A History of Violence (as has been mentioned several times already) is messy. It is bloody. It is not fun to watch. It is an incredibly intense experience because the film actually manages to stay on the thin line between embracing its violent nature and condemning it. The violence is never fun like in most contemporary action films or suggested as a solution. Tom actually tells his son that “we don’t solve our problems in this family with violence” after the son has finally taken revenge on the bully and fought back. But what kind of a role model can a father be that is a serial killer – even if the murders the son knows about were in self-defence? This is precisely the question that is at the core of A History of Violence. And it remains largely unanswered, because, really, who could answer a question like that? Maybe the love a father feels for his children is enough. Maybe it isn’t. The story never claims to know the answer, yet it brings a deep insight into the problem. The final scene of the movie (if you haven’t seen the film and want to, you should probably skip to the next paragraph before everything is given away) shows this perfectly. Tom returns from “taking care of business”. His family is sitting at the dinner table. Nobody talks. But his little daughter sets the place for him and his son hands him the meatloaf. In a film punctuated by powerful and excruciating scenes, this is the most powerful and excruciating of them all.

The story is based, loosely I’m led to believe, on a graphic novel. But apparently the plot was changed so much that the film has little resemblance to it. And considering how interesting the story is, that was probably a good thing. I wasn’t even aware that the movie was based on a comic book until I started the research for this theme month – and apparently I wasn’t the only one blissfully unaware. Several of the people involved with the film have stated the same – maybe because Cronenberg made it truly his. For this is the other great thing apart from the story – it is extremely well told and expertly handled. There isn’t a single scene that doesn’t accomplish what it should. There isn’t a single music cue that seems amiss. The last line of the movie is spoken a few minutes before the actual end of the film – and it doesn’t seem strange. (I think I’m falling in love with this film as I write this. Sorry.) And most surprising – the actors all outperform themselves. Viggo Mortensen’s performance is tremendous. One actually believes that there are two personalities inside him. Considering that in Lord of the Rings he mostly looked like he was high on something, this is simply amazing. And the supporting cast is great. Especially Ashton Holmes deserves to be mentioned, as well as William Hurt, who’s on screen only briefly, yet manages to steal that scene.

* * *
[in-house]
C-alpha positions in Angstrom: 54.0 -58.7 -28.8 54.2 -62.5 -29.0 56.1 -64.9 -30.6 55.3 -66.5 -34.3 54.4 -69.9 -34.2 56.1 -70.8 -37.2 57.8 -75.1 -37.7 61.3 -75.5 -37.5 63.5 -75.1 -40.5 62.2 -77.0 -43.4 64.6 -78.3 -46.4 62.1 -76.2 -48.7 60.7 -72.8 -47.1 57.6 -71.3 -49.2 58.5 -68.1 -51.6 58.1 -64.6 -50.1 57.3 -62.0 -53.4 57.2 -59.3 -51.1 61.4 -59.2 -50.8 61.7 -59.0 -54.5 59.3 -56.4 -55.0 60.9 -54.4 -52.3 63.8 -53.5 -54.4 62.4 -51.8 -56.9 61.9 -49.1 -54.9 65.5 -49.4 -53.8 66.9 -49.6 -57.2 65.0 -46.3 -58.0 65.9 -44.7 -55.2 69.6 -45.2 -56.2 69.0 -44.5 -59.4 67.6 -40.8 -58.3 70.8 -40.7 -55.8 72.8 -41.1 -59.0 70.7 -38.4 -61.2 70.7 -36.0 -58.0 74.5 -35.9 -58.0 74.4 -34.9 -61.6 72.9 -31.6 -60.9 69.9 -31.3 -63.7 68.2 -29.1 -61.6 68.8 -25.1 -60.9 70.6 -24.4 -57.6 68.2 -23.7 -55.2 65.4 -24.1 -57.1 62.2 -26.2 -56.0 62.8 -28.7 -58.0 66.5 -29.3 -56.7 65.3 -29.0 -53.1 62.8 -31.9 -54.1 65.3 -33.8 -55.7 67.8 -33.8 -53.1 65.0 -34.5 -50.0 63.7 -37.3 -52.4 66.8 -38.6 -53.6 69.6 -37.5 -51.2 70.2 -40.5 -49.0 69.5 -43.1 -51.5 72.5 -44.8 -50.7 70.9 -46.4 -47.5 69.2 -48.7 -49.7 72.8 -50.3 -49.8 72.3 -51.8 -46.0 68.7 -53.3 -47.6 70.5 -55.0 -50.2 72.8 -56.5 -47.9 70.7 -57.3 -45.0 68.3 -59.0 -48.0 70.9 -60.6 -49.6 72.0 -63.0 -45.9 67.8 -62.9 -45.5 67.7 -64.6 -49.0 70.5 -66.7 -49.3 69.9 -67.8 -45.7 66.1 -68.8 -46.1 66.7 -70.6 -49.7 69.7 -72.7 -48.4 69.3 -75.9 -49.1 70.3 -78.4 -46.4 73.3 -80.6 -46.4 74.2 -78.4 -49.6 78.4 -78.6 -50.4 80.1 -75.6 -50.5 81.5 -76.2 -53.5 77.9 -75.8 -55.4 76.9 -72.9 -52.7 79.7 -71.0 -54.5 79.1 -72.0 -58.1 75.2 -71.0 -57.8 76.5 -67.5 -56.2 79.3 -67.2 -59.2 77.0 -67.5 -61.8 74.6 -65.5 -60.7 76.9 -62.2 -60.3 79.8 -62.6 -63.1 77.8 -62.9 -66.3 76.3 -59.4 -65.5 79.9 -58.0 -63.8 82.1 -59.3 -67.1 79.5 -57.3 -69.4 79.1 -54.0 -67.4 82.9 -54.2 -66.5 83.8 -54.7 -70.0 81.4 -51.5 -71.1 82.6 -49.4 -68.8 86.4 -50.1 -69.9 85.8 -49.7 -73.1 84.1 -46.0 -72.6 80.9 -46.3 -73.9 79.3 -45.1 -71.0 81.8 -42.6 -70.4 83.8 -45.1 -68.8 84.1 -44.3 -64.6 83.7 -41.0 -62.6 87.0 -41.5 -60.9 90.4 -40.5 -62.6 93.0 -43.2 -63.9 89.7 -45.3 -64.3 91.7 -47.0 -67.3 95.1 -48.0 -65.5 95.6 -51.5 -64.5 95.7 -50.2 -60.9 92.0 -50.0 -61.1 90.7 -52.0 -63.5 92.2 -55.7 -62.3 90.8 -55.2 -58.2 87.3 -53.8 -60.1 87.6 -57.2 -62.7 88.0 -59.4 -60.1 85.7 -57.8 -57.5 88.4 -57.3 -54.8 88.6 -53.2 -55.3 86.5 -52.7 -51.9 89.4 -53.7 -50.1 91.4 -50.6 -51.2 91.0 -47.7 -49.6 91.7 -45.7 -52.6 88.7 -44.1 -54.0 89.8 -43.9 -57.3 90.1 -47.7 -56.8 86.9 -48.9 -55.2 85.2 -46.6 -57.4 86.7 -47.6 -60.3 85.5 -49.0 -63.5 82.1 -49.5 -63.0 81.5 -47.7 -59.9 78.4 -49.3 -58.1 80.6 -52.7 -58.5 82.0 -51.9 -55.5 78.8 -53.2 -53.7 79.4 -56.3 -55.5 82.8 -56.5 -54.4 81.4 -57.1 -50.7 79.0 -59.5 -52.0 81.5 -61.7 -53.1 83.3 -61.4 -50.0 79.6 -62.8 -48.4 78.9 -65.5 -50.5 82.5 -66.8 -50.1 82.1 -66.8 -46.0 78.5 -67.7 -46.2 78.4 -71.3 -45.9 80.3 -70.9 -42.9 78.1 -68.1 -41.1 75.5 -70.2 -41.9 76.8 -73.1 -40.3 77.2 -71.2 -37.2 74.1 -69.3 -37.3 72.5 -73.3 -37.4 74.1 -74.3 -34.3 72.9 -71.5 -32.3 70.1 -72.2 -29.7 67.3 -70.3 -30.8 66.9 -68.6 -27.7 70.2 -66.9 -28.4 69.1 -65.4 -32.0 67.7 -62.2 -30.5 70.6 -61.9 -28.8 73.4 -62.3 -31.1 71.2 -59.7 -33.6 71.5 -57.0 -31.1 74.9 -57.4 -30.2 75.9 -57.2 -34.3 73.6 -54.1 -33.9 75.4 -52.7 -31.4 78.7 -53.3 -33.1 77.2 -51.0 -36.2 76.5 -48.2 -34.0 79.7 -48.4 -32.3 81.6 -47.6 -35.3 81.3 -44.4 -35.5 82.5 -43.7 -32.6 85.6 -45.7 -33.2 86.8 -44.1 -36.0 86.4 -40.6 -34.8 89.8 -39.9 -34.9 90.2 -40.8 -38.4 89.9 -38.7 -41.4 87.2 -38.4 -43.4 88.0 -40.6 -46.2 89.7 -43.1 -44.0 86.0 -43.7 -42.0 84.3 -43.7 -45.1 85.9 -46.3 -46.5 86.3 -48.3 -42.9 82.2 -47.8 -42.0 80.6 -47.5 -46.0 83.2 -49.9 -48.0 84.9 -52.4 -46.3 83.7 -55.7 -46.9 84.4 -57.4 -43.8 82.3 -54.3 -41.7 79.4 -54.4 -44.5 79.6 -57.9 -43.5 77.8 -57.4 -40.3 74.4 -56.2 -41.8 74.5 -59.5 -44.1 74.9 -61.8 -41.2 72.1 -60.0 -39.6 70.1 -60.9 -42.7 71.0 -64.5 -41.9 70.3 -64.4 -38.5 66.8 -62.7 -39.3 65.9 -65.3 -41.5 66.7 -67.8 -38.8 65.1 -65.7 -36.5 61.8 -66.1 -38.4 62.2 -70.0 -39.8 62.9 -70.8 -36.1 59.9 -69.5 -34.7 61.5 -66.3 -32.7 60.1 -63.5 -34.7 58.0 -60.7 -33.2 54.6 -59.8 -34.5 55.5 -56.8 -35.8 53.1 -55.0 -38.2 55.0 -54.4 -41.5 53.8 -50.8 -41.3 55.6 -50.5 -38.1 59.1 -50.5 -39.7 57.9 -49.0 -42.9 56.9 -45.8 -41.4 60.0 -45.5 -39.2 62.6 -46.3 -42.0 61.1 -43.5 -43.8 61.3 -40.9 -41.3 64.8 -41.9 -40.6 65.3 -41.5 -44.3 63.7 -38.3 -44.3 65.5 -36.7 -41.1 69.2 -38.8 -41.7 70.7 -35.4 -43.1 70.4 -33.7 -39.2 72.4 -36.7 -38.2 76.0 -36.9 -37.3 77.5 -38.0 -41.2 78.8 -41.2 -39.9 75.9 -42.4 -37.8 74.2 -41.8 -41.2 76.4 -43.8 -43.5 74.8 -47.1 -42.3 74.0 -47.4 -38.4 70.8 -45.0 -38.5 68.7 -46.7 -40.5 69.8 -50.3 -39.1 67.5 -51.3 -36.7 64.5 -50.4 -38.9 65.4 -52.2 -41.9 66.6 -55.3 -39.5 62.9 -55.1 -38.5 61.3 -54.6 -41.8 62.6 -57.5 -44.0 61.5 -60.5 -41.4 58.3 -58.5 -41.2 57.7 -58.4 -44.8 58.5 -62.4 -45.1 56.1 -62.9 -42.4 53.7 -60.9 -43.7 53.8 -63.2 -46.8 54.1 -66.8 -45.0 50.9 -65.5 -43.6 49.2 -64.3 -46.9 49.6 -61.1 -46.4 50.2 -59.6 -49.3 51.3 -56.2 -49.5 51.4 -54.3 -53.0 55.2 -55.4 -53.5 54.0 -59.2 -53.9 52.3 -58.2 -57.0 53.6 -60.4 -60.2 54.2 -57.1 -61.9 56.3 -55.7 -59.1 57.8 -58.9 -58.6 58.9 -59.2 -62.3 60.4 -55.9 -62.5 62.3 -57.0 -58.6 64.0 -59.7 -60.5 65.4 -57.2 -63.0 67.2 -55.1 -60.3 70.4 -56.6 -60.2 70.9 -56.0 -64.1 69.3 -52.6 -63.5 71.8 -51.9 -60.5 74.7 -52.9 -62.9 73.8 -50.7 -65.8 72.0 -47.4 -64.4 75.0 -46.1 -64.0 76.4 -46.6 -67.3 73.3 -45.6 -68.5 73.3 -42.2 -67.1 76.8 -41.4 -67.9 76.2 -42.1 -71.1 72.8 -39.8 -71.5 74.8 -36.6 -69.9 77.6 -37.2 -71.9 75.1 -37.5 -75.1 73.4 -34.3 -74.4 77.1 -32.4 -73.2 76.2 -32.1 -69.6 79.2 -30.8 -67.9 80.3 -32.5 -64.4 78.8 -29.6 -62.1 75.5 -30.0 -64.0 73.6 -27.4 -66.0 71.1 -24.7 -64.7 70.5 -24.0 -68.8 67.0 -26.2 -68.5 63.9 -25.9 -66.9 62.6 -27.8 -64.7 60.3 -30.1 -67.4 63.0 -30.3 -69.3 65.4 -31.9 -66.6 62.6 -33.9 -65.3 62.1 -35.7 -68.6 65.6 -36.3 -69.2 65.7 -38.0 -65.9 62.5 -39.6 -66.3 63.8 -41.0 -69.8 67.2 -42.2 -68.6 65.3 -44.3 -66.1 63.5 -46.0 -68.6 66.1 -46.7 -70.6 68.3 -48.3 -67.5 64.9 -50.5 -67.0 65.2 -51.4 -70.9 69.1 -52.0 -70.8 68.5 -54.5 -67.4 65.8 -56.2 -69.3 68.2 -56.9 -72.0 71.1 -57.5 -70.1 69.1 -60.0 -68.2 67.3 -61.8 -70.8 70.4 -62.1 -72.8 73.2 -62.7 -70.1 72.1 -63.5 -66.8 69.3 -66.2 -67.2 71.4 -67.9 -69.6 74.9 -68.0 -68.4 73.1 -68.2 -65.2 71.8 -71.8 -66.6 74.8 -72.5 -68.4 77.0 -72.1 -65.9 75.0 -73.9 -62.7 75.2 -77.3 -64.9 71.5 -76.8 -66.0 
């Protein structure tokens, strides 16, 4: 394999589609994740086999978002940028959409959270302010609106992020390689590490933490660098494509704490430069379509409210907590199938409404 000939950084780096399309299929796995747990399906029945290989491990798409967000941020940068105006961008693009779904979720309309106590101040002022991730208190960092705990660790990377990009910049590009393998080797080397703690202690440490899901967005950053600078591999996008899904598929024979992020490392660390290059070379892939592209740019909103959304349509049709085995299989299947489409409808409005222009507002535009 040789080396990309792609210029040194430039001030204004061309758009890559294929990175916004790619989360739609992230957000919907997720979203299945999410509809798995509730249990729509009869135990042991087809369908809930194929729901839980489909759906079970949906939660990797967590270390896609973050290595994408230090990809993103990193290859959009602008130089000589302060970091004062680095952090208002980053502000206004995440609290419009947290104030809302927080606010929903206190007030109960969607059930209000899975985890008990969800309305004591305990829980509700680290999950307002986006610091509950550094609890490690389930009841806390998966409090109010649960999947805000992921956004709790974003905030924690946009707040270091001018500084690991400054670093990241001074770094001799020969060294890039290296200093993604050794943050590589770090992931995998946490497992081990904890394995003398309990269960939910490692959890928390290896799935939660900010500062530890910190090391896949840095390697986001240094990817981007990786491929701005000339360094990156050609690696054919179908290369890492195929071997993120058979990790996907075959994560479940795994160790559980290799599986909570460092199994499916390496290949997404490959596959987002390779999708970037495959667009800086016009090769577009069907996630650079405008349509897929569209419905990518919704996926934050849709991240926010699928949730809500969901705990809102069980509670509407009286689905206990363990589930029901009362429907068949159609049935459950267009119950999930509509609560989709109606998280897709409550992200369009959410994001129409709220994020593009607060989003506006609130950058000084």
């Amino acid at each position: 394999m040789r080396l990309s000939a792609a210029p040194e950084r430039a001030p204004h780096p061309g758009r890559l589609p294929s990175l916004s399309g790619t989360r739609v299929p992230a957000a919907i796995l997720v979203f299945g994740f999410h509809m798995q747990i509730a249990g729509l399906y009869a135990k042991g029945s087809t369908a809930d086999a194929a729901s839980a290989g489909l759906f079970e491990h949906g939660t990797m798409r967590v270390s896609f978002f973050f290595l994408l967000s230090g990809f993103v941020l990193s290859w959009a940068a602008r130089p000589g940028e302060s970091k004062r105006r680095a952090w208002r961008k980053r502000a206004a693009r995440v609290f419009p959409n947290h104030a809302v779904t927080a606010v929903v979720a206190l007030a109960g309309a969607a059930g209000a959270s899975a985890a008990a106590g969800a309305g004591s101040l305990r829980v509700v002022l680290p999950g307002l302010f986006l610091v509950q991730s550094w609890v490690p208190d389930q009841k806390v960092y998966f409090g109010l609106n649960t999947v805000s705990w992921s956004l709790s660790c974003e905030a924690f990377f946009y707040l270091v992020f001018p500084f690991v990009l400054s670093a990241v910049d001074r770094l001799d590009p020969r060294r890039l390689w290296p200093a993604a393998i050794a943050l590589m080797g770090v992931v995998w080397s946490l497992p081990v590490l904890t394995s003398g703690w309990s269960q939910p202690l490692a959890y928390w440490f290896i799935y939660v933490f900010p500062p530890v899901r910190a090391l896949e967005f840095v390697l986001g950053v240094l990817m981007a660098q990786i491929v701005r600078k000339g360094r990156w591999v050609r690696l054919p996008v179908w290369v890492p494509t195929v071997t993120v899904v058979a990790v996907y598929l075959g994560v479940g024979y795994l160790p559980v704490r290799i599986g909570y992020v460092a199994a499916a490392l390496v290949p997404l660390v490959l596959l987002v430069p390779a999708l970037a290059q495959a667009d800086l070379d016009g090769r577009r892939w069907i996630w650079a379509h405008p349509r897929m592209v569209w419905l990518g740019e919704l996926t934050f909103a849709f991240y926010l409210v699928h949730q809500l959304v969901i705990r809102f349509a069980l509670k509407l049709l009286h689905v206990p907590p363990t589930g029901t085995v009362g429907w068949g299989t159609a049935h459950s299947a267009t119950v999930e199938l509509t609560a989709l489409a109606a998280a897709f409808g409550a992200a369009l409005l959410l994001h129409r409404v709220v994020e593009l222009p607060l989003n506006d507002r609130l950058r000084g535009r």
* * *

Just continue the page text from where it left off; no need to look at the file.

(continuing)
It’s films like A History of Violence that intrigued me when setting out to write about comic book movies. As well as the next to entries, V for Vendetta and Sin City, it is a movie I really, really like. Thus, my review may sound a little too much like glowing praise. But stories like this one are so unusual that they deserve to be told – both in graphic novel form and on screen. I’m sure that many people won’t agree with my overall assessment. But nobody can deny that A History of Violence is truly unusual, maybe even unique. And this is really what I set out to write about. So expect more glowing praise in the next two reviews. I’m sure 300 will get me back down to earth. Until then, enjoy my obvious enjoyment.